Check it out. Samsung is positioning its two-month old flagship Galaxy S9 against an iPhone. And when I say “iPhone,” I mean iPhone 6 [via MacRumors]. The ad appears to be a pitch to owners of old iPhones, but it feels more like a Freudian slip to me. “This,” Samsung appears to believe, “is all we can do.” Even if the psychology behind the ad isn’t as twisted and warped as my Samsung-loathing mind wants it to be, comparing a brand new flagship device to a three-and-a-half year old competitor is terrible, awful, absurd positioning. Perhaps that’s part of why iPhone 7 is still selling as well as the Galaxy S9, let alone the iPhone 8, 8 Plus, and X, all of which handily outsell the Samsung device. Anyhoo, you can watch it and judge for yourself.
Dave Hamilton and Bryan Chaffin join Jeff Gamet to share their thoughts on a report that Apple is making its own branded over-the-ear headphones, plus they react to Samsung’s AR Emoji feature on the Galaxy S9 smartphone.
AR Emoji on the Galaxy S9 and S9+ smartphones is Samsung’s answer to Apple’s Animoji, but instead of fun emoji animals, it turns your own face into a creepy cartoon-ish animated homunculus.
John Martellaro and Bryan Chaffin join Jeff Gamet to talk about the perception that iPhone X sales are tanking, plus they explain Siri’s hierarchy in deciding when it should respond from your iPhone, iPad, or HomePod.
Bryan Chaffin says he’s a wee bit confused by this story: on the one hand, Apple says iPhone X is the top selling smartphone week in and week out, and on the other, everyone else keeps talking about Apple slashing orders due to “weak demand.”
We noted in January that Samsung is planning on introducing its own version of Animoji, and now there’s another report out saying the same.
LAS VEGAS – The technology of Ultra High Definition has finally reached a stable point in time, and TVs bought now won’t be obsolete any time soon.
The results show that Apple’s work to decrease OLED burn have paid off.
Samsung just announced a new chip dubbed Exynos 9 Series 9810 for its upcoming smartphone models that sports what the company is calling “realistic face-tracking filters as well as stronger security when unlocking a device with one’s face.”
Dave Hamilton and John Martellaro join Jeff Gamet to discuss the FCC vote to end Net Neutrality, plus Samsung’s HomePod competitor.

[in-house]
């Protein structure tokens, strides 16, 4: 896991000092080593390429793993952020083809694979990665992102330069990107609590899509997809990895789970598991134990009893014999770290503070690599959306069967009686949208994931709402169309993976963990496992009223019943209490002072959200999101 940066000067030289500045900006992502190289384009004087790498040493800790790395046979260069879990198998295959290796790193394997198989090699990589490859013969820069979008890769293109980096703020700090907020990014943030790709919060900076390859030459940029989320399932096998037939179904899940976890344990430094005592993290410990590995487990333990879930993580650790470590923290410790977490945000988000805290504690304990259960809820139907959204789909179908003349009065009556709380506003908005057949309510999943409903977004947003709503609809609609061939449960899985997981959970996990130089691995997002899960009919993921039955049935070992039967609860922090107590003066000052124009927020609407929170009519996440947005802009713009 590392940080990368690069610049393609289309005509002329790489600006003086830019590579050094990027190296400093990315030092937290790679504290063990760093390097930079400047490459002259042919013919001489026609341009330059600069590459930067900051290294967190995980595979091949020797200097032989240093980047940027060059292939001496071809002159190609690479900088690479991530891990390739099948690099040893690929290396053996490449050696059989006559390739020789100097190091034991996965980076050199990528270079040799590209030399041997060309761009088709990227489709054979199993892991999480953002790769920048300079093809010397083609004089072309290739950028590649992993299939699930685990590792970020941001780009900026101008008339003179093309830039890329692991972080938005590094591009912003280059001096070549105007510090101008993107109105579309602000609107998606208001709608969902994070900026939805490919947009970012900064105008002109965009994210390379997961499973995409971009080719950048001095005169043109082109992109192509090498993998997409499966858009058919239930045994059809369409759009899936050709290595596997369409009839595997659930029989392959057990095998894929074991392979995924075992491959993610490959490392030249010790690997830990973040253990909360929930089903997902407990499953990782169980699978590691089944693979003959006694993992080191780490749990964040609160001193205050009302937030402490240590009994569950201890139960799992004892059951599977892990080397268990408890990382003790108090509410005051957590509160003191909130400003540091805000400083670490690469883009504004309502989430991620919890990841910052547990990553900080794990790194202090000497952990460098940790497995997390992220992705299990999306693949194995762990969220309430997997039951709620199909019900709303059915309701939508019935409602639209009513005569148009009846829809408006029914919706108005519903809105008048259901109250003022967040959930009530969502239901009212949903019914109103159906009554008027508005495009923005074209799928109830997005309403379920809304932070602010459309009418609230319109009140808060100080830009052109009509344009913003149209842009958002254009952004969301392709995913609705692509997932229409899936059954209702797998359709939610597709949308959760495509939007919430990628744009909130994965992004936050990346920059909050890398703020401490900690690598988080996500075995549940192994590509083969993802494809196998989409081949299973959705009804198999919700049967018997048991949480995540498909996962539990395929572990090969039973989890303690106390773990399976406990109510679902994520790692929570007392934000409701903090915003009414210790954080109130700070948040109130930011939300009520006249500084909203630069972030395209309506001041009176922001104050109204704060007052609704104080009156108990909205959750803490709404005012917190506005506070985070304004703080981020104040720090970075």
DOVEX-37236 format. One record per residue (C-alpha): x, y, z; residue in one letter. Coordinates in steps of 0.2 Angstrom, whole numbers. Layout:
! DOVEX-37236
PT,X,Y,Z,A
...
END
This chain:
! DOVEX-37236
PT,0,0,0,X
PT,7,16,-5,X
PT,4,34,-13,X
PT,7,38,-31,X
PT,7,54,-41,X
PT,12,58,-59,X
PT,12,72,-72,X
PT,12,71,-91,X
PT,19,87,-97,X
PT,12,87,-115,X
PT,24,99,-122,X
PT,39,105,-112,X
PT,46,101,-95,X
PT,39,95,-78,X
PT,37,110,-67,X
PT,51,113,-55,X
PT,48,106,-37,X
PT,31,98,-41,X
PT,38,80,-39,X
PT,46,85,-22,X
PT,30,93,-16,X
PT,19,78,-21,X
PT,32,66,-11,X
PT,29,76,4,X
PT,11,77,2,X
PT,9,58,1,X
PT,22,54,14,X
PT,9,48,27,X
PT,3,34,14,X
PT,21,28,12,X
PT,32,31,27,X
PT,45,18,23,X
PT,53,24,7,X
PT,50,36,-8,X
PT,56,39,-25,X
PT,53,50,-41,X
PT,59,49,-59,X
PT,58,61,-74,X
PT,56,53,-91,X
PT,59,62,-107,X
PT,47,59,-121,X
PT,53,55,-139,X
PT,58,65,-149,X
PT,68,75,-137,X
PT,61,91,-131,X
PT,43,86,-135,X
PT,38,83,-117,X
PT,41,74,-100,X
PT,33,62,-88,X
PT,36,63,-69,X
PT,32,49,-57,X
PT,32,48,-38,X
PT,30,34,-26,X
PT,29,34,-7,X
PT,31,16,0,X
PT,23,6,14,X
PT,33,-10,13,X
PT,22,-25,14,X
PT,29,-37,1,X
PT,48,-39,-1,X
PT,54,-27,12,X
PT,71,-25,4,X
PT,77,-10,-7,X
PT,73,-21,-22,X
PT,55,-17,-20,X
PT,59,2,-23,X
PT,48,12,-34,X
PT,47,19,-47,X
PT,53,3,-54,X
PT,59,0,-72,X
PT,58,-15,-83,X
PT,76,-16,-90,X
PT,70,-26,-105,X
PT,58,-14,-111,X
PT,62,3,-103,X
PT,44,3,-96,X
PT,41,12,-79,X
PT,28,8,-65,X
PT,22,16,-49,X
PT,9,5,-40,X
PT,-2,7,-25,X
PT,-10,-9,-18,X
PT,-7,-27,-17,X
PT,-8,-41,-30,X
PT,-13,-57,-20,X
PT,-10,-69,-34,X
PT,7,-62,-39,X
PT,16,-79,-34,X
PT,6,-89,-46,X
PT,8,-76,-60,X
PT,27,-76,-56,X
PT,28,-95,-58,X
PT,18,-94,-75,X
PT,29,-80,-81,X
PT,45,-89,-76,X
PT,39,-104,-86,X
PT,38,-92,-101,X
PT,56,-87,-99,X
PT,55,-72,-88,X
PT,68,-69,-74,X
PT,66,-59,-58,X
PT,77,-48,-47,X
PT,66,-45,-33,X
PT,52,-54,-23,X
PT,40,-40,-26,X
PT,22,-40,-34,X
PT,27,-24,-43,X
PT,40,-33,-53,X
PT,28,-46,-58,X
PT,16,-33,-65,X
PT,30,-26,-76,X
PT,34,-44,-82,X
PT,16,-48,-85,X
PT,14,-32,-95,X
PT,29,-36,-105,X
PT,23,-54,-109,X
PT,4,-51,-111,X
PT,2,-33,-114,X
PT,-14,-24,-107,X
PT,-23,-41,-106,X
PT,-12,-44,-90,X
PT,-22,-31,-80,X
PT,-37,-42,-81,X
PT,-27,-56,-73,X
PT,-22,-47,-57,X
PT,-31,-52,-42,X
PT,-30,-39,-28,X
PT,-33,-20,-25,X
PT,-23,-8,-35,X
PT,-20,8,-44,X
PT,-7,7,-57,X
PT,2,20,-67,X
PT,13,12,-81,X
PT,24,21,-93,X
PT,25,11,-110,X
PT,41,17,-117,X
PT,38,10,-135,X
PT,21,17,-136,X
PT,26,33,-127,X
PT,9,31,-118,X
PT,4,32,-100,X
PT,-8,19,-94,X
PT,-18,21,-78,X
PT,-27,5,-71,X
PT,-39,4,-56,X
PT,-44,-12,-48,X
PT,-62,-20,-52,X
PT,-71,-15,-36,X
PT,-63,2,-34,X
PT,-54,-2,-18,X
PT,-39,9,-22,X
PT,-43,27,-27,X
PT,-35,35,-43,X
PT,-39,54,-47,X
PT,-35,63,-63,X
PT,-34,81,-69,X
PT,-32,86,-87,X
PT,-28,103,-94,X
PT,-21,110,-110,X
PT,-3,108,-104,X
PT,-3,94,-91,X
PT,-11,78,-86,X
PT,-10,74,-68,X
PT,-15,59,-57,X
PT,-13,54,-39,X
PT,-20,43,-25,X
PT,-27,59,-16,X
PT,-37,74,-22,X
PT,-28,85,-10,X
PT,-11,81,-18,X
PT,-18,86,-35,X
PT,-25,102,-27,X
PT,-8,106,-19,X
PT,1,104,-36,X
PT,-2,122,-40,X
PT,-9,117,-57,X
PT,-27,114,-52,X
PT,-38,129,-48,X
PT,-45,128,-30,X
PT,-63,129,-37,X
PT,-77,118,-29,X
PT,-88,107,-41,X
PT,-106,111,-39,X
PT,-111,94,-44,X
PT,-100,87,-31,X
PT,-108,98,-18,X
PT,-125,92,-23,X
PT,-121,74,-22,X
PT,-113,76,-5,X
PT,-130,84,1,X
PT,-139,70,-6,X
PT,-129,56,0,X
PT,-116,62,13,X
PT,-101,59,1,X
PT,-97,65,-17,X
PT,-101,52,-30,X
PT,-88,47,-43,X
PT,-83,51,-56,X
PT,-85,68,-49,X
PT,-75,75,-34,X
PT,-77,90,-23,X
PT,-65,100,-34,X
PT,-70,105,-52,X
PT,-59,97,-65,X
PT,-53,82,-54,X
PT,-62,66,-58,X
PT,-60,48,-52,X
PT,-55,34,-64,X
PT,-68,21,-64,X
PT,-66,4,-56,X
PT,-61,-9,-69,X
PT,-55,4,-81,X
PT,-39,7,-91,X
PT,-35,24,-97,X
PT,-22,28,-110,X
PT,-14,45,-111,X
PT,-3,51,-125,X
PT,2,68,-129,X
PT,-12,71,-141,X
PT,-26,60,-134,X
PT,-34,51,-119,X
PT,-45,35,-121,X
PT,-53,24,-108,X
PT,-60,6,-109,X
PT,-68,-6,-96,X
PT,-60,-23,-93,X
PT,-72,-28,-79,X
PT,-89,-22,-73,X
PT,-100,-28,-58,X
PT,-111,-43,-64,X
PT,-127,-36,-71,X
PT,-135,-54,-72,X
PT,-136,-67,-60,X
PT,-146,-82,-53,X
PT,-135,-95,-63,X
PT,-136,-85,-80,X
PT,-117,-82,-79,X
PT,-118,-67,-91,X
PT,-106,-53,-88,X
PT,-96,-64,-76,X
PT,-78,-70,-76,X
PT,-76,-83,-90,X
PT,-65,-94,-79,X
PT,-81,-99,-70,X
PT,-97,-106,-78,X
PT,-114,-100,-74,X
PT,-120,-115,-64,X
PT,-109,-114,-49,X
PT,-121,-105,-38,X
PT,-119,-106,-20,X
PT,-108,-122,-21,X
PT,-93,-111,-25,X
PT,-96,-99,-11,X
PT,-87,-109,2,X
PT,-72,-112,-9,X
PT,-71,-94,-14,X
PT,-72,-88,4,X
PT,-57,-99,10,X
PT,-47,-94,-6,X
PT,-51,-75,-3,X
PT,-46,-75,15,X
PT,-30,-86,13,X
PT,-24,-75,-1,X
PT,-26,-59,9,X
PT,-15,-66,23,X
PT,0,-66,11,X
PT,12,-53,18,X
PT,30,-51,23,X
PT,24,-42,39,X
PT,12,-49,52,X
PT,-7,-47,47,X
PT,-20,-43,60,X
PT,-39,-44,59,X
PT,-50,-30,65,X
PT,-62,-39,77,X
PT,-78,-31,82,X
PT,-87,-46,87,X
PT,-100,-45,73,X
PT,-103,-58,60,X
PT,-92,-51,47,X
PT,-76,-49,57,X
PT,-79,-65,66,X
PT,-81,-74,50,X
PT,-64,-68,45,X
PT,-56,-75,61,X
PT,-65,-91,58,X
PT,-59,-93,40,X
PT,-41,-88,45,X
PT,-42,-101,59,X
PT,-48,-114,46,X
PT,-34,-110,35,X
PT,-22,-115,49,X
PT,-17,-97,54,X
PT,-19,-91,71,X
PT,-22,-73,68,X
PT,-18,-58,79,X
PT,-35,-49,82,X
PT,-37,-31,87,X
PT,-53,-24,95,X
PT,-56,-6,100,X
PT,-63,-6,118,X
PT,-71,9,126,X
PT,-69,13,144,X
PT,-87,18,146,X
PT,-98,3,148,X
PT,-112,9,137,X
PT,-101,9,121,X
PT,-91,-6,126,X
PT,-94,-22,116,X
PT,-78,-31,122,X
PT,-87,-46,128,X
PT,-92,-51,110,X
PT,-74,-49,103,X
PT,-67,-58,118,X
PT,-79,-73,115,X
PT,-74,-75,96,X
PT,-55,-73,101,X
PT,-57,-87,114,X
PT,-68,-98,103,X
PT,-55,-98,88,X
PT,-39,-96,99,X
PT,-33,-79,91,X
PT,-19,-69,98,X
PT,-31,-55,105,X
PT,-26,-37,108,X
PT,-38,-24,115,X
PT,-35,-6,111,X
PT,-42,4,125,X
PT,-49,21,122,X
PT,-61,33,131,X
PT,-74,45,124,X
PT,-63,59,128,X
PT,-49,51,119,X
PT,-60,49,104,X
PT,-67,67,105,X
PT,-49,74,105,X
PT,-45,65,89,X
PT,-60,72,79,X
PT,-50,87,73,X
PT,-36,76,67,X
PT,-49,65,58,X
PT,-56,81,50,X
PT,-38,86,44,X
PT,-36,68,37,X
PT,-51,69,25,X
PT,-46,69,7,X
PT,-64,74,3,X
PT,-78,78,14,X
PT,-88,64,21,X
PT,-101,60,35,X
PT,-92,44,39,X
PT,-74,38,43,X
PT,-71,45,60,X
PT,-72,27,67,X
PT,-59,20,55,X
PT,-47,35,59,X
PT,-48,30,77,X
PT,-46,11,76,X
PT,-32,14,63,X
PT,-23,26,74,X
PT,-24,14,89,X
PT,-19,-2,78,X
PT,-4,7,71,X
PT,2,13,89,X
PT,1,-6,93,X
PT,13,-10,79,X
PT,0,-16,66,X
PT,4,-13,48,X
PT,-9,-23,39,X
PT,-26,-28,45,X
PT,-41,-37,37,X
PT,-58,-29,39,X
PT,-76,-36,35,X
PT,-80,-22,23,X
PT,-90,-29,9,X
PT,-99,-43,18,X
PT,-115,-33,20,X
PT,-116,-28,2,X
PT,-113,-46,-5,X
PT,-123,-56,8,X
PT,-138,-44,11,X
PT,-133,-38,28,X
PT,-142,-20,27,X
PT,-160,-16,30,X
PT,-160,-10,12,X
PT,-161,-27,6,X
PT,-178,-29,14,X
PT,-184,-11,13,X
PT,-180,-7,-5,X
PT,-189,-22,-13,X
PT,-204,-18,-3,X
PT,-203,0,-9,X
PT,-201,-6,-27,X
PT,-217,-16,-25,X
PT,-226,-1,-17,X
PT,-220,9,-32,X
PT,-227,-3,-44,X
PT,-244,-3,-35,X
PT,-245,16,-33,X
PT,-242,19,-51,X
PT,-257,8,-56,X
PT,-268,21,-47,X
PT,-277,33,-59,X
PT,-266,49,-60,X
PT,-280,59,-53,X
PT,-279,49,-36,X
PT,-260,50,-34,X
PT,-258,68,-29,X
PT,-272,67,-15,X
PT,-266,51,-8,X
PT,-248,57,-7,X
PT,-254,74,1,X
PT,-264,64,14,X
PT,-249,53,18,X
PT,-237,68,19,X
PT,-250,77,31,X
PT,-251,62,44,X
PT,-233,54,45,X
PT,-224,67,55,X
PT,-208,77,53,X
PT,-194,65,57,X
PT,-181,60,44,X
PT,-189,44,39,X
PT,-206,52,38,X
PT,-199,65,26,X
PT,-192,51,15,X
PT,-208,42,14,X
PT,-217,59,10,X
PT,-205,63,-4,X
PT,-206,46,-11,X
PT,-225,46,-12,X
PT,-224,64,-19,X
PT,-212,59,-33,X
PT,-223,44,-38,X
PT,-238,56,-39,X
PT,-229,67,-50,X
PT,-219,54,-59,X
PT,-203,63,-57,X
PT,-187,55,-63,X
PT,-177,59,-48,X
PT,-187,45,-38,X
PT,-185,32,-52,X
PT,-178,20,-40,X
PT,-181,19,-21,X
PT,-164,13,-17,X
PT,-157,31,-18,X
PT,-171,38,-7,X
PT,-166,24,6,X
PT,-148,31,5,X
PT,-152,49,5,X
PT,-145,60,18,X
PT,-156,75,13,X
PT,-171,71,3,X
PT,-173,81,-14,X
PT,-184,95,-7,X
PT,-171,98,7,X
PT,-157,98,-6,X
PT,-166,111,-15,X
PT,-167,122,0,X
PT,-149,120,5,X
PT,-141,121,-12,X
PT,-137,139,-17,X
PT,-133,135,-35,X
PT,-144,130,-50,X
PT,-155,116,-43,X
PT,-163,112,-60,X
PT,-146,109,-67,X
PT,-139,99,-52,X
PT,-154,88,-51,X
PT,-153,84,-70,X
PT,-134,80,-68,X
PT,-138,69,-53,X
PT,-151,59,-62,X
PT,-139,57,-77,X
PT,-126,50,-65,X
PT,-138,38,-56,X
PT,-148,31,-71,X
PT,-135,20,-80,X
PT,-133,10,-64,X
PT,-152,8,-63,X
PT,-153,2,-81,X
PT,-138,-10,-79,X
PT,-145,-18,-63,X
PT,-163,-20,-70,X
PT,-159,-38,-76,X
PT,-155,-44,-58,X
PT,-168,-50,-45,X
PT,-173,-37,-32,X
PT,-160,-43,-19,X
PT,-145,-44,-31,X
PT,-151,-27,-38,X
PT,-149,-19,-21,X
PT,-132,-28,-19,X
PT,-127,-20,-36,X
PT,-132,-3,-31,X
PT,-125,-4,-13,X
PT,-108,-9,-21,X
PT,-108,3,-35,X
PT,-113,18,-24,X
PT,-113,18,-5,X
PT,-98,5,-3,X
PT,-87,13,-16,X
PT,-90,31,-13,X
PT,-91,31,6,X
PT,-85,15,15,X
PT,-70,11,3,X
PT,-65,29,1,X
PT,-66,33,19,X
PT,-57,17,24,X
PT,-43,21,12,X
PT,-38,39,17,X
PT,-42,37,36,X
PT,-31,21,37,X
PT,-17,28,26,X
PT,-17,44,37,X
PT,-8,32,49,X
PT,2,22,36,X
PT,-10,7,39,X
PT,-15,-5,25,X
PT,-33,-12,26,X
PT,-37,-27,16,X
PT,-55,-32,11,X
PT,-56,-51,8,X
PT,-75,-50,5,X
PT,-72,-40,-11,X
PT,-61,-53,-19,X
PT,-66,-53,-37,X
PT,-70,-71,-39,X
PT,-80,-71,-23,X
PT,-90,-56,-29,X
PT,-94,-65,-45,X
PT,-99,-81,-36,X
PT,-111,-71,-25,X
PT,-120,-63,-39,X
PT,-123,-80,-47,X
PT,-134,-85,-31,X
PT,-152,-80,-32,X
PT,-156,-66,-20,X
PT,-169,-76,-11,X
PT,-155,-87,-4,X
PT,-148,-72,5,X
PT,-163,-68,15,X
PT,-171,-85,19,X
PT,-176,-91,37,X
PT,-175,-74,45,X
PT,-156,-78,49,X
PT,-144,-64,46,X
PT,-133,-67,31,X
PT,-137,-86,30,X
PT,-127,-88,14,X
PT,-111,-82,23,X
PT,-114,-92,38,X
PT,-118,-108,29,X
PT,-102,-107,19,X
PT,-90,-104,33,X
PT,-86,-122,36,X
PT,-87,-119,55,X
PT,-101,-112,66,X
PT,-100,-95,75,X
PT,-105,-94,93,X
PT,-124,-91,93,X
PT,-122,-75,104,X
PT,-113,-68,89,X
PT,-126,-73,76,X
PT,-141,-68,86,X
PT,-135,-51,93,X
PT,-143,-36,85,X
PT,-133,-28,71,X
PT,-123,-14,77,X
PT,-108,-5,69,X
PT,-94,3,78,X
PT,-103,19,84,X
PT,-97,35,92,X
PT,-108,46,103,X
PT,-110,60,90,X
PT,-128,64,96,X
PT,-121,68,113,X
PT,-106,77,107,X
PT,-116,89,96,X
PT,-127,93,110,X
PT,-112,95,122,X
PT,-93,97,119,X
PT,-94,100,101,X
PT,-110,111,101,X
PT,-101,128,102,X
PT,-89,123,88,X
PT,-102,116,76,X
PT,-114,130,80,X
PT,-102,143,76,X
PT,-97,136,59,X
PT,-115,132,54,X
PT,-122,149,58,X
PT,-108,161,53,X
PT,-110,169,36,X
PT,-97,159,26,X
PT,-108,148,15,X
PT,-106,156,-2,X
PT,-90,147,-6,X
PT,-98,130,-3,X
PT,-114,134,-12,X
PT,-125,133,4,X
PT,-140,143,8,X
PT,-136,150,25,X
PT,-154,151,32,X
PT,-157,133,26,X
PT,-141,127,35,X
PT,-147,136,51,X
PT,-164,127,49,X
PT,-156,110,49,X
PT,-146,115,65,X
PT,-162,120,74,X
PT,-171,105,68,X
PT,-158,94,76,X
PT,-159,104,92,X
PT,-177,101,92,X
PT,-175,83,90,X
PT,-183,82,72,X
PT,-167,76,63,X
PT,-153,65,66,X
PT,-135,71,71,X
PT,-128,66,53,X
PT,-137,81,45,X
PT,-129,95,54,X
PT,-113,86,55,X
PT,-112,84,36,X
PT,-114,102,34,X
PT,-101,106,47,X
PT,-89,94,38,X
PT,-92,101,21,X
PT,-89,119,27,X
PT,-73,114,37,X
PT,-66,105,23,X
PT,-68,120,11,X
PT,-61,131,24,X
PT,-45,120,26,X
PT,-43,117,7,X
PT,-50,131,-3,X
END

Samsung is all about innovation, so the company is hard a work on its own HomePod-like smart speaker. The electronics maker expects to release its product some time in the first half of 2018.
Bryan and Jeff argue that the wearables market is breaking down into three competitors, Apple, Xiaomi, and Fitbit. All others are lolwannabes. They also think Harry Potter Wizards Unite will be way bigger than Pokémon Go, and talk about just how good the camera is on iPhone X.
Apple shipped 3.9 million Apple Watch units during the 3rd quarter, including some 800,000 Apple Watch Series 3 with cellular, according to estimates from Canalys.
Presiding Judge Lucy Koh ruled over the weekend that instructions given to the jury in the original trial “did not accurately reflect the law.”
The report simultaneously praises Apple’s efforts on green energy (which it graded an A), while shaming Samsung for its dismal efforts to be environmentally responsible.
It’s not clear that this is a wide-spread issue, but Apple said, “We are aware and looking into it.”
Samsung should consider sending Apple a fruit basket because the iPhone X is set to earn the company substantially more in revenue than its own Galaxy S8 flagship smartphone.
Apple’s iPhone 8 could cost upwards of $1,000 and that’s thanks in part to the heft price Samsung is charging for its OLED screen.
Bryan Chaffin and John Martellaro join guest-host Dave Hamilton to dig into whether the rumored price of Apple’s not-yet-announced iPhone 8 is too expensive. They also talk about the science fiction promise of a new material called Twistron. It’s super cool.
John Martellaro and Jeff Butts join guest-host Bryan Chaffin to talk about Apple’s perils an lessons in trying to make a car. They also discuss the perennial topic of whether this is the year when—finally—Apple can’t compete with whatever Samsung announced earlier in the year. (Spoiler: no, it’s not.)